Foster now works with EPIC Risk Management, warning people of the risks of gambling (Image: Patrick Foster)
There is an irony in naming this book after Foster's lowest ebb. King Crimson, another horse, was his final bet. They represent a complicated paradox: "Short-term, it was clearly the worst thing you could possibly imagine. But looking back on it, it was the best thing that ever happened to me."
That he is here to retell this story is a triumph in itself: "Obviously, life now is so much better. It's easier to recount, knowing that it all worked out. But that bit was hard to write about, knowing that people are going to read it."
His first draft – of more than 60,000 words – took him two days. Putting it all on paper was the natural next step.
"I think the other thing I found hardest to articulate was the concept of not making other people look stupid: one of the things that would have stopped me writing the book was a fear of people thinking my parents were idiots for bailing me out financially and not noticing the extent of what was wrong."
The truth is that no one knew – not Charlotte, now his wife, nor his friends and siblings, at least not until Foster's double-life had run its course. "You become the best actor you could possibly imagine." The role? Lying to everyone in order to maintain a secret that he considered impossible to share.
"Part of the problem for me was that I always believed gambling was wrong, bad and something I shouldn't be doing," he explains. "I saw gambling like I saw drugs. I didn't view gambling in the same way that I saw alcohol. So, one of the hardest things for me was that I didn't want to tell people. I still think that one of the biggest issues with it is that stigma comes in different forms.
"If you gamble away your money, people just think you're an idiot: why didn't you stop? Whereas I think if you get addicted to drugs or alcohol, people almost have this appreciation that it's easy to get addicted to those things – or they can see how and why it might happen.
"It makes me angry when people ask me why I didn't just stop. Well, if I could, I would have done. It's as simple as that."
Foster in his Durham UCCE days, preparing to play at Lord's (Image: Patrick Foster)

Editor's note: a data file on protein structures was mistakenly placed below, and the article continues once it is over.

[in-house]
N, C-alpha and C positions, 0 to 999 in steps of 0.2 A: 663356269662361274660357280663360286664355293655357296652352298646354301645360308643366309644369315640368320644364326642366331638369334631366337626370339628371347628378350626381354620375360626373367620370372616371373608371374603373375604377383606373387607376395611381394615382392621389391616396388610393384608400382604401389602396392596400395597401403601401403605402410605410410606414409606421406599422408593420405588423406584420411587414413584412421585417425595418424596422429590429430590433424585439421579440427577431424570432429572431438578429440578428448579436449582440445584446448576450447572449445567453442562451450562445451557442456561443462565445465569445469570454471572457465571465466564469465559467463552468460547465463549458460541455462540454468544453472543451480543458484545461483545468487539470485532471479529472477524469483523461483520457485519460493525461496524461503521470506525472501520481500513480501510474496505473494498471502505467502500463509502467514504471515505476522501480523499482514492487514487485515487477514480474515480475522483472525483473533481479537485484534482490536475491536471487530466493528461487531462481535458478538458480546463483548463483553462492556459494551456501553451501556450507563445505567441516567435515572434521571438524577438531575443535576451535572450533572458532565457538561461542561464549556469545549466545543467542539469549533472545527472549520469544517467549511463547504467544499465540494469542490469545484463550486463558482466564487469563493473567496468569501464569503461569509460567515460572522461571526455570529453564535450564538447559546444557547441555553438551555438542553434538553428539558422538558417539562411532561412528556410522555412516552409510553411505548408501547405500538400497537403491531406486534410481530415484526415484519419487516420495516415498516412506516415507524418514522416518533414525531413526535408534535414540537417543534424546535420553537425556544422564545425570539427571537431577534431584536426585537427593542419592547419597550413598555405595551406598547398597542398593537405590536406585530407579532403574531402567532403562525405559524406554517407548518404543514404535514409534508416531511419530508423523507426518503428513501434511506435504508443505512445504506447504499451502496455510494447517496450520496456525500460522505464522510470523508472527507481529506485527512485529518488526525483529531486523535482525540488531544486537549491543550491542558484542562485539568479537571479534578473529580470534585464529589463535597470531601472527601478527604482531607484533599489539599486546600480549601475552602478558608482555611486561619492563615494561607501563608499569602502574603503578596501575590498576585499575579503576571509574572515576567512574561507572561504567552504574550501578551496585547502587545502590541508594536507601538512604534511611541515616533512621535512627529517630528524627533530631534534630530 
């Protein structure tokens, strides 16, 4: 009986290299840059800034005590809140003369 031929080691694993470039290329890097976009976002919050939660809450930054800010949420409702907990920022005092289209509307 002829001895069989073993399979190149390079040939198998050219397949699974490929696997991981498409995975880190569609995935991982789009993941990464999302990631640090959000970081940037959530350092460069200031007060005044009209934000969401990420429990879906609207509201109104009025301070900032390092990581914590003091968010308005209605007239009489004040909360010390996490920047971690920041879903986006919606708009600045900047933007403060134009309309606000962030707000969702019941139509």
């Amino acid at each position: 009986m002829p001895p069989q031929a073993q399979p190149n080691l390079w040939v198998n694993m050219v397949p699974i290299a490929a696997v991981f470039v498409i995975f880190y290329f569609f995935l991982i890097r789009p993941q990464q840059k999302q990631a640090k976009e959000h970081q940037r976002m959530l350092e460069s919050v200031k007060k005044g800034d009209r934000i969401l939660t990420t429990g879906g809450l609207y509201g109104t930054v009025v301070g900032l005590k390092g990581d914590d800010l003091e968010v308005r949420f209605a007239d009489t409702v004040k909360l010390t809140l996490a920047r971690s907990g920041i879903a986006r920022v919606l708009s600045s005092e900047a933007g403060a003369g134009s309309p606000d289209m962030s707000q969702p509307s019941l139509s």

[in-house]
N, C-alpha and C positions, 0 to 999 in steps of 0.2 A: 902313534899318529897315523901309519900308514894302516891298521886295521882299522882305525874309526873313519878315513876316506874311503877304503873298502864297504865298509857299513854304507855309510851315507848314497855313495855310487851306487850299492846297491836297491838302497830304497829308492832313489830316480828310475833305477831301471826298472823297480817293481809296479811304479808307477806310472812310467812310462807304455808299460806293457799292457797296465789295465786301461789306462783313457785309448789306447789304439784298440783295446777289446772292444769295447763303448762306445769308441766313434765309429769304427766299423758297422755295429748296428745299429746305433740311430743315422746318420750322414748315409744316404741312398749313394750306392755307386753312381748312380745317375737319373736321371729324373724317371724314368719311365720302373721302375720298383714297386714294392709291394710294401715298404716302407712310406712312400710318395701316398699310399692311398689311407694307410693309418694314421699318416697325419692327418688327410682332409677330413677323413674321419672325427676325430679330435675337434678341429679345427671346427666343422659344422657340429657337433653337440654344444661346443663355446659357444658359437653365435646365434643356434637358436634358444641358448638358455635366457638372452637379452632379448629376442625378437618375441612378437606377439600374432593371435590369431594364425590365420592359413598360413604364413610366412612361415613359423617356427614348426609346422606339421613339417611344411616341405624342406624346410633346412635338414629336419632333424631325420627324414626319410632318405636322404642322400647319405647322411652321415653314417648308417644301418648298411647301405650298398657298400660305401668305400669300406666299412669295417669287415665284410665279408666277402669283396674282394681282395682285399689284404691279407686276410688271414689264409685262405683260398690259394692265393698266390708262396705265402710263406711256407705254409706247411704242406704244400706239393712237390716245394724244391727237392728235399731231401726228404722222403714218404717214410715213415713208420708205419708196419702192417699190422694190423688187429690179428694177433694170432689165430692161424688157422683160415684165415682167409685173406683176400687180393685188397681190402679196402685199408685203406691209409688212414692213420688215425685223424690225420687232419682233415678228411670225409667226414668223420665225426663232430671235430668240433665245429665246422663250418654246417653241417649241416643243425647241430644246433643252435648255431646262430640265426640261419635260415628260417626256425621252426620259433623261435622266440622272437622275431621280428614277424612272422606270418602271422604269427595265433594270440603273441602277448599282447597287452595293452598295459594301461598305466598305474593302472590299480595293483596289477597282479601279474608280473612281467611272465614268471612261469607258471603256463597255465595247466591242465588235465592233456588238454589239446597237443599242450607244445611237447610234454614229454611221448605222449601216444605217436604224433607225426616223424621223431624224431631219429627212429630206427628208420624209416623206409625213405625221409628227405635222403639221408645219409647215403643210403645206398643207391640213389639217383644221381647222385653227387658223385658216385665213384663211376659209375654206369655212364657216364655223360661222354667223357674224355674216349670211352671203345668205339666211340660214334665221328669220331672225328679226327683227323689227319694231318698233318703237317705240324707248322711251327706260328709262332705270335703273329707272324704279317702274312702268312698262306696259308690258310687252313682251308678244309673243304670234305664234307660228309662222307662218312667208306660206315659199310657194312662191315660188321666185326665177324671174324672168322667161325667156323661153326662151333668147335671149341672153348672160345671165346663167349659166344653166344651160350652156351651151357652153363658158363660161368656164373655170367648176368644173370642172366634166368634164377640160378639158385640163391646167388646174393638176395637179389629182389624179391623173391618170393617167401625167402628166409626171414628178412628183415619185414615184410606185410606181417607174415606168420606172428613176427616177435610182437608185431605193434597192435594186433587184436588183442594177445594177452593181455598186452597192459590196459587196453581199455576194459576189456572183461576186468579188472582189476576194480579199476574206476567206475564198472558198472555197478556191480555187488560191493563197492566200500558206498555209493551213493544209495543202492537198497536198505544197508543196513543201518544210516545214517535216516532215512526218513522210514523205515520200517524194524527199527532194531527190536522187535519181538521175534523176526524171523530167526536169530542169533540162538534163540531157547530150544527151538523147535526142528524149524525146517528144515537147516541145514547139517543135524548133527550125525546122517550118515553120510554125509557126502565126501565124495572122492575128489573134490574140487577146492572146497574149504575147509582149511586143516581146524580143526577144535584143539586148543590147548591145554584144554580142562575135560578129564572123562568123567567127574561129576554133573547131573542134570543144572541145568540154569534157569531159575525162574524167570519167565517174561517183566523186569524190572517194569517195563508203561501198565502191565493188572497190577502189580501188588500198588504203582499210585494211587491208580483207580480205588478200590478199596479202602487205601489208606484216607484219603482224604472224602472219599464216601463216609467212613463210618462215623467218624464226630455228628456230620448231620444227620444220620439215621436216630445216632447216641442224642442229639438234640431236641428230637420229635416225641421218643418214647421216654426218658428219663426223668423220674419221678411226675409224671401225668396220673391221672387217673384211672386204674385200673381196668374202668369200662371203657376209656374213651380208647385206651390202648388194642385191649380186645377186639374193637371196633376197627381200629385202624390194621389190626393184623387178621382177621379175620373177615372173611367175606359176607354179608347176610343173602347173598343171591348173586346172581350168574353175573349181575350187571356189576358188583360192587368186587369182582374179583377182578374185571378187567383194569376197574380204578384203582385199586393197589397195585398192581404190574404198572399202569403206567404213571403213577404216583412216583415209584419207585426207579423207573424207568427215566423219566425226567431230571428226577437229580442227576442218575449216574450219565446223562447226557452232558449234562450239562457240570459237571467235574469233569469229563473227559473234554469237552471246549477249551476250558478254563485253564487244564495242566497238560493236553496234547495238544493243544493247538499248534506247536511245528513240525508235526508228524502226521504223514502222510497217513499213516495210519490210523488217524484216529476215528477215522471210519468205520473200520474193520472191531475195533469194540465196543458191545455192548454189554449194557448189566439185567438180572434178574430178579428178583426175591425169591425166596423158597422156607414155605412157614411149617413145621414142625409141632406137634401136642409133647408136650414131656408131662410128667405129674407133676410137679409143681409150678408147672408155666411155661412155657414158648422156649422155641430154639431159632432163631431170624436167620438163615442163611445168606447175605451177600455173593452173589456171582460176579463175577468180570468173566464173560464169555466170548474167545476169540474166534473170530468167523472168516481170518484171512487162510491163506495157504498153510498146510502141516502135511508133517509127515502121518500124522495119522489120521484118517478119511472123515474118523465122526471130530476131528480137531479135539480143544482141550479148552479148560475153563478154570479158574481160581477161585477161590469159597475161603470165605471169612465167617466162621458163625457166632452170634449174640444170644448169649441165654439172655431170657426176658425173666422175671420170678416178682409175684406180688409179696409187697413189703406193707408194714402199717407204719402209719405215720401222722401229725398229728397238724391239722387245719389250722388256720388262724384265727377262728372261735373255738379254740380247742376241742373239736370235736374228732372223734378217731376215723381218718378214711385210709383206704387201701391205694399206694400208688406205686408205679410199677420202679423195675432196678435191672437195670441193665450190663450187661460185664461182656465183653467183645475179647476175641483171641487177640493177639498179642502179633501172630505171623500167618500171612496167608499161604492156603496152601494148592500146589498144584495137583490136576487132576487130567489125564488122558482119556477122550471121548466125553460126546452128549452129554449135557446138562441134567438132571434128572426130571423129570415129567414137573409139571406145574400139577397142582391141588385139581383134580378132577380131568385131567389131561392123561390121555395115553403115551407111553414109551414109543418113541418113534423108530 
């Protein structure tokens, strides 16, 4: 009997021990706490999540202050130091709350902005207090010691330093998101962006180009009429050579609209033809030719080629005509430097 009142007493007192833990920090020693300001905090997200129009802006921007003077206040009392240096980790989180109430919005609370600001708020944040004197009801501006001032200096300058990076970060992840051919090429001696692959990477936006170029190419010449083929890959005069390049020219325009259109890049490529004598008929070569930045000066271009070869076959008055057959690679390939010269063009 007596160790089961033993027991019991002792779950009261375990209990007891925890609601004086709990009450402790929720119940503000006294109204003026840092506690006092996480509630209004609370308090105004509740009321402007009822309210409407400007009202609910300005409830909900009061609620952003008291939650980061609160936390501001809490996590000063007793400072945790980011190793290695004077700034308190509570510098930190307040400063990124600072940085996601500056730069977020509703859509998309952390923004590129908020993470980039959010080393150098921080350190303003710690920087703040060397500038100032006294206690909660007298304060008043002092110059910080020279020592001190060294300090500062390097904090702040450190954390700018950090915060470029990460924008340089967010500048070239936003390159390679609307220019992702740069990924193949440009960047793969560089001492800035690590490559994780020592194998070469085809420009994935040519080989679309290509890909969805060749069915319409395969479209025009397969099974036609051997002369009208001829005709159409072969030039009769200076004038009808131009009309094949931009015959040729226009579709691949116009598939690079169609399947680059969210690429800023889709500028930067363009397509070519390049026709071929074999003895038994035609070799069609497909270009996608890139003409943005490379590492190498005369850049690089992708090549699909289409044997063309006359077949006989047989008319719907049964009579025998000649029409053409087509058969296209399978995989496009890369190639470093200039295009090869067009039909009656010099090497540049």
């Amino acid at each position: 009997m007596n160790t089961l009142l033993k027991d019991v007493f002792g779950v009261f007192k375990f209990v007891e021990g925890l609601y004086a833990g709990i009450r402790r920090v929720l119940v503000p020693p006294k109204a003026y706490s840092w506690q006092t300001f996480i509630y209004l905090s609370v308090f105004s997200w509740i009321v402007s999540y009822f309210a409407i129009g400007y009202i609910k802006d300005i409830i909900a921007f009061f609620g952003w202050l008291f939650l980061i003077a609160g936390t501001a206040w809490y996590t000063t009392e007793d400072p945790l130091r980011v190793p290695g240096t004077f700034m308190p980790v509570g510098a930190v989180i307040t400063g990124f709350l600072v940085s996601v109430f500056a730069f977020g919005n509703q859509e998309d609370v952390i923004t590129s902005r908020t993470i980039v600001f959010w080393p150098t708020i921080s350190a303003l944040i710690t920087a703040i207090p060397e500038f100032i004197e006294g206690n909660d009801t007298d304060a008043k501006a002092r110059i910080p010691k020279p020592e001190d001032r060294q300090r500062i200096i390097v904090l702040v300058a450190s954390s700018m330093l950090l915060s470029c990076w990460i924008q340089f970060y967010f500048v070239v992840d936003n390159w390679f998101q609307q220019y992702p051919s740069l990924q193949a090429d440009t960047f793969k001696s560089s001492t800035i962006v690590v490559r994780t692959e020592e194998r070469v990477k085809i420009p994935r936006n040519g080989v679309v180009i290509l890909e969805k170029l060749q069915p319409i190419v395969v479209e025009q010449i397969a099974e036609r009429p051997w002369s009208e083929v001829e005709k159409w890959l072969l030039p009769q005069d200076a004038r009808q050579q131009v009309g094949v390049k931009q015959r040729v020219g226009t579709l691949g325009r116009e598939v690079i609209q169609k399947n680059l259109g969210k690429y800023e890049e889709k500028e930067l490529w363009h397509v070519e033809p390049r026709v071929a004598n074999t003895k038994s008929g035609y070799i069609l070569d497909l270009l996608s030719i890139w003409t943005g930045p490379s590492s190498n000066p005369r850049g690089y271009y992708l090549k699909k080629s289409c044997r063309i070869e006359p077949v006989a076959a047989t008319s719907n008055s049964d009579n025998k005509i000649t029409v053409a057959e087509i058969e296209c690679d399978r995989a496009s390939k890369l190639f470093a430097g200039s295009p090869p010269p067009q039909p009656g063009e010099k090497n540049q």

Foster now works with EPIC Risk Management, a world-leading gambling harm minimisation consultancy, and has spoken on behalf of the Professional Cricketers' Association. He guided Chris Wood, the Hampshire seamer, through his own opening-up process.
Wood is involved on a part-time basis but importantly is still a county cricketer. Important, says Foster, because it contradicts the misconception "that your career is over as soon as you admit to having a gambling problem". It could hardly be less true: for both men, that acknowledgement has allowed them to reset their lives. Foster mostly avoids horseracing for obvious reasons, but he can sit back these days and watch the Grand National without the result impacting him.
He is certain that there are plenty more like him in cricket "who are living with this at the moment": research has shown that professional sportspeople are three times more likely to develop a gambling addiction. "We might have been the first, we certainly won't be the last."
In December 2020, Wood was given a two-month suspended ban by the ECB after admitting to breaching betting integrity rules. It didn't affect his career – he had already spoken publicly about his struggle and was well on the road to recovery – but Foster worries about whether retrospective investigations discourage others from coming forward. "I think you have to be careful about that because it stops people speaking up," he says.
His Twitter feed is a daily speaking tour of the United Kingdom's school system, which includes telling his story to students who once sat, unsuspecting, in his classroom. They approach him at the end and confess to what everyone confesses: they had no idea. The only tell-tale sign, colleagues have since told him, was that Foster spent plenty of time looking at his phone. But nowadays, who doesn't?
"I wouldn't wish what I've been through on my worst enemy, but I'm definitely a better person for it"
So, the goal is simple: to ensure what he went through doesn't have to happen to others in a generation surrounded by advertising for betting companies. And that doesn't necessarily mean he is anti-gambling per se.
"I don't think that it's evil or the devil or you shouldn't be able to do it," he explains. "I can honestly see how it can be a form of entertainment, how people can derive great pleasure from it, how you can be in control of it or do it responsibly in the sense that you're not losing money or time that you can't afford to lose, where it's not having a negative impact on your mental health – just like going to the pub and having a few pints with mates can be positive. I totally see that.